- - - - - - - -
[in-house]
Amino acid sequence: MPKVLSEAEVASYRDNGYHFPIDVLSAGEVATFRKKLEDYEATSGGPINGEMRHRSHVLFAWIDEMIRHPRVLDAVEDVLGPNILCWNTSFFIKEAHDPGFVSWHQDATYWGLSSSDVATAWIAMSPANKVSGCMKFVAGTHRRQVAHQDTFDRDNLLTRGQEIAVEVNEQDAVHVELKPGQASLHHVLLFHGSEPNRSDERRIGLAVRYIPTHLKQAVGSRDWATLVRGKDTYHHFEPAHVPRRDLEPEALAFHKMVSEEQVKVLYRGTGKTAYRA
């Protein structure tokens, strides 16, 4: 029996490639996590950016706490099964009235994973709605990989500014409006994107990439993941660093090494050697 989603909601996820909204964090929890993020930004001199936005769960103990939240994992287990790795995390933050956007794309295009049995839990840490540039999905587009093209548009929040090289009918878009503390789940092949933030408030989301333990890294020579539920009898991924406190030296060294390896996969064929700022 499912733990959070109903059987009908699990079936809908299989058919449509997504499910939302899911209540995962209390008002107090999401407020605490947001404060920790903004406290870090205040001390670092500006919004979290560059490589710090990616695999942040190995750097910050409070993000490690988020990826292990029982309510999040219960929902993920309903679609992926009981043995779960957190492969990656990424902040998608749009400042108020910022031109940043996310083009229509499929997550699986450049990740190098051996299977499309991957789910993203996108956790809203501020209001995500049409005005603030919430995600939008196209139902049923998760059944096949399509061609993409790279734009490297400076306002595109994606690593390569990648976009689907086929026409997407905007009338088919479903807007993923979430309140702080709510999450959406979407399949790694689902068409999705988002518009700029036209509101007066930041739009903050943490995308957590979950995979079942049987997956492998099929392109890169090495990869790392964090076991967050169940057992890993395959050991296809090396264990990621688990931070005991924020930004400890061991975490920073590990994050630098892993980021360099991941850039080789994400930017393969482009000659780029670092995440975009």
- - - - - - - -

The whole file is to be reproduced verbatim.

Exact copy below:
[in-house]
Amino acid sequence: MPKVLSEAEVASYRDNGYHFPIDVLSAGEVATFRKKLEDYEATSGGPINGEMRHRSHVLFAWIDEMIRHPRVLDAVEDVLGPNILCWNTSFFIKEAHDPGFVSWHQDATYWGLSSSDVATAWIAMSPANKVSGCMKFVAGTHRRQVAHQDTFDRDNLLTRGQEIAVEVNEQDAVHVELKPGQASLHHVLLFHGSEPNRSDERRIGLAVRYIPTHLKQAVGSRDWATLVRGKDTYHHFEPAHVPRRDLEPEALAFHKMVSEEQVKVLYRGTGKTAYRA
């Protein structure tokens, strides 16, 4: 029996490639996590950016706490099964009235994973709605990989500014409006994107990439993941660093090494050697 989603909601996820909204964090929890993020930004001199936005769960103990939240994992287990790795995390933050956007794309295009049995839990840490540039999905587009093209548009929040090289009918878009503390789940092949933030408030989301333990890294020579539920009898991924406190030296060294390896996969064929700022 499912733990959070109903059987009908699990079936809908299989058919449509997504499910939302899911209540995962209390008002107090999401407020605490947001404060920790903004406290870090205040001390670092500006919004979290560059490589710090990616695999942040190995750097910050409070993000490690988020990826292990029982309510999040219960929902993920309903679609992926009981043995779960957190492969990656990424902040998608749009400042108020910022031109940043996310083009229509499929997550699986450049990740190098051996299977499309991957789910993203996108956790809203501020209001995500049409005005603030919430995600939008196209139902049923998760059944096949399509061609993409790279734009490297400076306002595109994606690593390569990648976009689907086929026409997407905007009338088919479903807007993923979430309140702080709510999450959406979407399949790694689902068409999705988002518009700029036209509101007066930041739009903050943490995308957590979950995979079942049987997956492998099929392109890169090495990869790392964090076991967050169940057992890993395959050991296809090396264990990621688990931070005991924020930004400890061991975490920073590990994050630098892993980021360099991941850039080789994400930017393969482009000659780029670092995440975009």